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Fayetteville Task Force Works to Break Cycle of Opioid Abuse 

By Ben Brown, NCLM Advocacy Communication Associate

In June, the U.S. Department of Health and Human Services declared that our nation "is in the midst of an unprecedented opioid epidemic." And it wasn’t the first time it’s been said. According to federal statistics from 2014, more people died from drug overdoses that year than in any year prior, most of those deaths involving opioids. Sadly, the latest figure of annual health and social costs related to prescription opioid abuse is $55 billion.

That’s going to change, public officials say, as research points to preventive solutions and initiatives develop to administer them.

"Appropriate treatment and early intervention can result in significant benefits for individuals, families, communities and taxpayers," notes a recent report from the Fayetteville-area Task Force on Substance and Opioid Abuse, a joint effort of the City of Fayetteville and the Fayetteville Veterans Affairs Medical Center.

Fayetteville, a town with a notable military and veteran population, stands out in the conversation. The task force will be the first to tell you – and does so at the top of its report – that a study this year ranked the city 15th in the U.S. for opioid abuse. But Mayor Nat Robertson, who co-chairs the task force, sees hope.

Already, the group’s work has led major medical centers in the area, including private practices and those run by the U.S. Department of Veterans Affairs, to change their protocols for prescribing opioids to patients – limiting those prescriptions, essentially.

"So when you have the major medical centers saying we’re going to change protocol and see if it makes a difference, then I think we’re going to be able to see a difference in outcomes," the mayor said.

It’s been the biggest win so far on the supply side. On the demand side, the task force has launched a 24-hour hotline for crisis assistance, reached out to the public with high-quality, city-produced promotional materials, and sought and received coverage by media partners.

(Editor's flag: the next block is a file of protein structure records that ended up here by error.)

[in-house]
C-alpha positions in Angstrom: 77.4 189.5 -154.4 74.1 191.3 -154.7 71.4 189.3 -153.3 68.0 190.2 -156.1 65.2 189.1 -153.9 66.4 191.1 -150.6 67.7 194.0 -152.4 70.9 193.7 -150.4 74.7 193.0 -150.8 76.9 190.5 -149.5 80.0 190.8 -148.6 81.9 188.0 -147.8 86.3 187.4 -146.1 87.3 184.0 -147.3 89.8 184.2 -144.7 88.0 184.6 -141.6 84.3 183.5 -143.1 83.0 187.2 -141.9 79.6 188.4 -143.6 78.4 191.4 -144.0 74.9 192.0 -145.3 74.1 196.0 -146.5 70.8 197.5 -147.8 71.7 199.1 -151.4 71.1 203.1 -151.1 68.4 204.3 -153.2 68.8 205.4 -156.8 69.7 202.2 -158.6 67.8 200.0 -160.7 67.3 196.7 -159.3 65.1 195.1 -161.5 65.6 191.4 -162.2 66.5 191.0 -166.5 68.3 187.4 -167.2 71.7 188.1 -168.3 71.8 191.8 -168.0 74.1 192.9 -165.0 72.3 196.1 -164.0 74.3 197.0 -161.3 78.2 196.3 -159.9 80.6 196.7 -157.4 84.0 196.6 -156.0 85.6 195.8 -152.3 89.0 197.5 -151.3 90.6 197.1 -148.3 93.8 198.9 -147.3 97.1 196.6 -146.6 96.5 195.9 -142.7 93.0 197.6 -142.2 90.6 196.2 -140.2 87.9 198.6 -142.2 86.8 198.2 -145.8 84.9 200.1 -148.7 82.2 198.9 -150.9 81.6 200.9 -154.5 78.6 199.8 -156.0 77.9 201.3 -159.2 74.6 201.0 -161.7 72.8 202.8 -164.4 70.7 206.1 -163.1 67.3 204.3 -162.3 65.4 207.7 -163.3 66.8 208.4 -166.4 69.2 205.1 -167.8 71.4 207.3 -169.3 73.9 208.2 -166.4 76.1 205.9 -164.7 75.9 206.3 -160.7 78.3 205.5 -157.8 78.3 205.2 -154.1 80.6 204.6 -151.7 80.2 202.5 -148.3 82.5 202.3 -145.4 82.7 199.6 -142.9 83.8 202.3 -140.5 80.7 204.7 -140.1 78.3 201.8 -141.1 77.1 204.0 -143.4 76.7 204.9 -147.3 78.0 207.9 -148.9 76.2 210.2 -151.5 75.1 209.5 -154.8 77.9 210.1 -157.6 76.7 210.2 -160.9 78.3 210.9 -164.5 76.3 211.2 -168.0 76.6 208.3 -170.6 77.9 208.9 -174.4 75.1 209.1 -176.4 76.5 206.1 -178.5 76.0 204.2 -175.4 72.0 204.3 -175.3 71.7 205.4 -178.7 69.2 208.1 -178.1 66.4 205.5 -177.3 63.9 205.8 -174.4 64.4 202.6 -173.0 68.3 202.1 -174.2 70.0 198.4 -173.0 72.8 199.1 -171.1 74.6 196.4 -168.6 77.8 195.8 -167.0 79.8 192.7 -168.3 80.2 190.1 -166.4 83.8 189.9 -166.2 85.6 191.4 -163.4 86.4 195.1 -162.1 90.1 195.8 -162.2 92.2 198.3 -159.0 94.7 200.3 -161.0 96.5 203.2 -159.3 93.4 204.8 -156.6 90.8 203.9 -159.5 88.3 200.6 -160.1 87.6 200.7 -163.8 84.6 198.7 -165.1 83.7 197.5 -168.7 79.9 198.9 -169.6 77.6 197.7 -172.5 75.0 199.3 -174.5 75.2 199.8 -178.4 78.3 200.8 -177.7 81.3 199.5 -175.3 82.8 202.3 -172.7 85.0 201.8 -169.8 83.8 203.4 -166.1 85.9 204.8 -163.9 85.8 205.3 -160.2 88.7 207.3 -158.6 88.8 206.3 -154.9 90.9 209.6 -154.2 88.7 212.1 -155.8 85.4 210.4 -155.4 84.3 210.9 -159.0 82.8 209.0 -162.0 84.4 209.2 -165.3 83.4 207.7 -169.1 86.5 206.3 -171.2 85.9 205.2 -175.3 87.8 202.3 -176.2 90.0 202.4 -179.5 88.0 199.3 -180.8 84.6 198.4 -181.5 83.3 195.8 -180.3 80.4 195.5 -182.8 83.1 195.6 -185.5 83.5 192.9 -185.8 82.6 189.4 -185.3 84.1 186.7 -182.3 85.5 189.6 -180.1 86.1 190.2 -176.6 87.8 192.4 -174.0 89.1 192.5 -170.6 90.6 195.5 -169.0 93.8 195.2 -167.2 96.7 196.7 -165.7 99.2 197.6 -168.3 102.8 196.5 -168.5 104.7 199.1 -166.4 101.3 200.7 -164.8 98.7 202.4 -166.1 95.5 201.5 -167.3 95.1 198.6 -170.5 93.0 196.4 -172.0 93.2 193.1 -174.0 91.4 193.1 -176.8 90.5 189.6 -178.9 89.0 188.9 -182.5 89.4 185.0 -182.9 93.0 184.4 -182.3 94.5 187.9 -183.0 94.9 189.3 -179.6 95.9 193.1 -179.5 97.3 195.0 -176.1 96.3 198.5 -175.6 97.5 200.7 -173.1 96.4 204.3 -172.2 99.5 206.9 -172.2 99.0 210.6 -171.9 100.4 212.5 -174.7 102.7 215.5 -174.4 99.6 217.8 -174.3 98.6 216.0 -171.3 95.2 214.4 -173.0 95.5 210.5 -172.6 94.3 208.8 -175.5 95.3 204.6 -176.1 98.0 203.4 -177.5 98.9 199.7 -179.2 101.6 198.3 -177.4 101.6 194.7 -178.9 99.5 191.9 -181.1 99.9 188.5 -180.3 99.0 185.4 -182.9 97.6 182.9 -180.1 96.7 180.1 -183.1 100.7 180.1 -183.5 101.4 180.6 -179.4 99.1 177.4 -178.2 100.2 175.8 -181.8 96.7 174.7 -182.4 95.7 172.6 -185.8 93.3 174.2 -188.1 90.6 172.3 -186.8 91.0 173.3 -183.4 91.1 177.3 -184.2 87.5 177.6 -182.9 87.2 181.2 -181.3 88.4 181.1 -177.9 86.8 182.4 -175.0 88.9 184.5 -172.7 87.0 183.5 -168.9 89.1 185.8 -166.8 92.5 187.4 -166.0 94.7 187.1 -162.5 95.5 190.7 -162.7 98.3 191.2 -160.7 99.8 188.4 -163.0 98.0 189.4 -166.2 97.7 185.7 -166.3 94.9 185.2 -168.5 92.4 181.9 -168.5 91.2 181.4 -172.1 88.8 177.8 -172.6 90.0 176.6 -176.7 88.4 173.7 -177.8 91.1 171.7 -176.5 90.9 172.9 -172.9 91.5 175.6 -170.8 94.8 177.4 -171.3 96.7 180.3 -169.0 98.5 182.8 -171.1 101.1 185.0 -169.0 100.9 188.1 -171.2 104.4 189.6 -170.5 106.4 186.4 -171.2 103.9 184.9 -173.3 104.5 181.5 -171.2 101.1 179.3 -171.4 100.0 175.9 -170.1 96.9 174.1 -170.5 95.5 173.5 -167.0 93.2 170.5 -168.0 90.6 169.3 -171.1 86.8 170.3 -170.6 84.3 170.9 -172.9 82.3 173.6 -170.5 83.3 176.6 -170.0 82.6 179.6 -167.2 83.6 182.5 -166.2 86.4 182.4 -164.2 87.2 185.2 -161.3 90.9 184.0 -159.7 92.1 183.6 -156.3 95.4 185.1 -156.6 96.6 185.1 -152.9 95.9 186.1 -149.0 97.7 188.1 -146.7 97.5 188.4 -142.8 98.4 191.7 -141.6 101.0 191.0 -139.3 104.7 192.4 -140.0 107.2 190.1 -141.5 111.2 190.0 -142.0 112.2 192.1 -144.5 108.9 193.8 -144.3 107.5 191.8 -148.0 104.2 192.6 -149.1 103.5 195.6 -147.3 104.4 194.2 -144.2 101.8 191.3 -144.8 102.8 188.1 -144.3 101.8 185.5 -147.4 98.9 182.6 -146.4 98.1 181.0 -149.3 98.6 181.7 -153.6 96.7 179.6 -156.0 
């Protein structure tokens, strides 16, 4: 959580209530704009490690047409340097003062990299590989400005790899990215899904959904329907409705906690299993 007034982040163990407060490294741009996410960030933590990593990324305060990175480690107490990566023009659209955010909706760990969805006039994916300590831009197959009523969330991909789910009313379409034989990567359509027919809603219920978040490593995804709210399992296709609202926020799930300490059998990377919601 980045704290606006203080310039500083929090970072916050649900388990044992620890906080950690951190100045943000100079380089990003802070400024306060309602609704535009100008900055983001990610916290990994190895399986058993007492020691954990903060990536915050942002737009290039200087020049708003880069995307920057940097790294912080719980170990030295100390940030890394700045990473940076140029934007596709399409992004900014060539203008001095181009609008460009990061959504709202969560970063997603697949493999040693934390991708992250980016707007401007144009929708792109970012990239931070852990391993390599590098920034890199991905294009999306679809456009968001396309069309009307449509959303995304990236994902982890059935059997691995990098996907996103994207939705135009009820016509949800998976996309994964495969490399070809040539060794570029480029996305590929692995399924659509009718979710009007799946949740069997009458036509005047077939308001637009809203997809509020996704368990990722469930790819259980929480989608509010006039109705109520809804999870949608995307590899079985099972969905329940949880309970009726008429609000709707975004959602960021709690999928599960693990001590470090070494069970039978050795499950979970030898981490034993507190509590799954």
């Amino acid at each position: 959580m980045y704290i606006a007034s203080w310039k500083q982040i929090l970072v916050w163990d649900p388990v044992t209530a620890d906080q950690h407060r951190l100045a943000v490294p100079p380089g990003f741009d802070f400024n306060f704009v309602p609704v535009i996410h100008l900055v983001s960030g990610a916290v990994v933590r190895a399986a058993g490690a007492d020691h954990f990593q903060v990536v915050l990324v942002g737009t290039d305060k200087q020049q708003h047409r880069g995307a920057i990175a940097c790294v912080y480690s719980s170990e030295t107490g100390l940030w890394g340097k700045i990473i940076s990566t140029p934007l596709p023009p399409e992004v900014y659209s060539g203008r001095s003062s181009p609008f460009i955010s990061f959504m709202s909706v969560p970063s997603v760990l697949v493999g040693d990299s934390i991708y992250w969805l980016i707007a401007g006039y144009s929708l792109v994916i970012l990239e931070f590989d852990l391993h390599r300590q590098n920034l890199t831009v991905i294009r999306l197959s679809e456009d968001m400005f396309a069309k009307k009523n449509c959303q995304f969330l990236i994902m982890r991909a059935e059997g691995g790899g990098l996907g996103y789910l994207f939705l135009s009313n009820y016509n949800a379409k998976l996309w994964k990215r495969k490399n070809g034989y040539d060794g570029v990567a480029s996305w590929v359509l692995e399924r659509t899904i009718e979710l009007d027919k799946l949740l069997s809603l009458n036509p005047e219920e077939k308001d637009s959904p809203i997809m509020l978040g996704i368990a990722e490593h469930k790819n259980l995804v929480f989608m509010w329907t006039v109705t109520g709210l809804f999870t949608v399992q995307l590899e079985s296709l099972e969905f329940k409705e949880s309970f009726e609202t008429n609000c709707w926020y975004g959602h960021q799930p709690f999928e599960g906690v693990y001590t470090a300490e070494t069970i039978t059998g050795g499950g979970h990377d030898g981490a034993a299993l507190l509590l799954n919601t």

City-produced public service announcements are commercial quality and take a compassionate approach. "No one starts out with the intention of becoming addicted to painkillers or heroin," the narrator says, over imagery of people from all walks of life struggling with opioids. "There is hope," voices repeat before encouraging anyone in such a crisis to dial (910) 424-HOPE.

"We, as a group, understand that this is, and will always be, an ongoing battle that we must face as a community, but it is our hope that through this task force we will be able to get more people into treatment instead of jail, and therefore, begin to break the cycle," Mayor Robertson said.

For the task force, a recurring finding during the investigation stage was a disconnect between the individuals struggling with opioid abuse and the resources available to them – "a debilitating hindrance." But awareness of the issue is helping the response in Fayetteville.

Cohen Veterans Network gives free mental healthcare to veterans and family members and, for sometime next year, plans to create a new Fayetteville facility estimated to cost as much as $12 million. Cumberland County Communicare, which runs the local crisis hotline, is set to open a recovery center in town with "open access for screening, assessments and referrals to services for anyone looking for recovery services, including substance use treatment, opioid treatment, 12-stop programs and other resources."

But the work, while vital, isn’t as important as the outcomes, Mayor Robertson emphasized. The task force will soon measure the effects of its efforts, including the change in prescription protocols, hoping to see a difference.

"That’s what I’m looking forward to," said Mayor Robertson.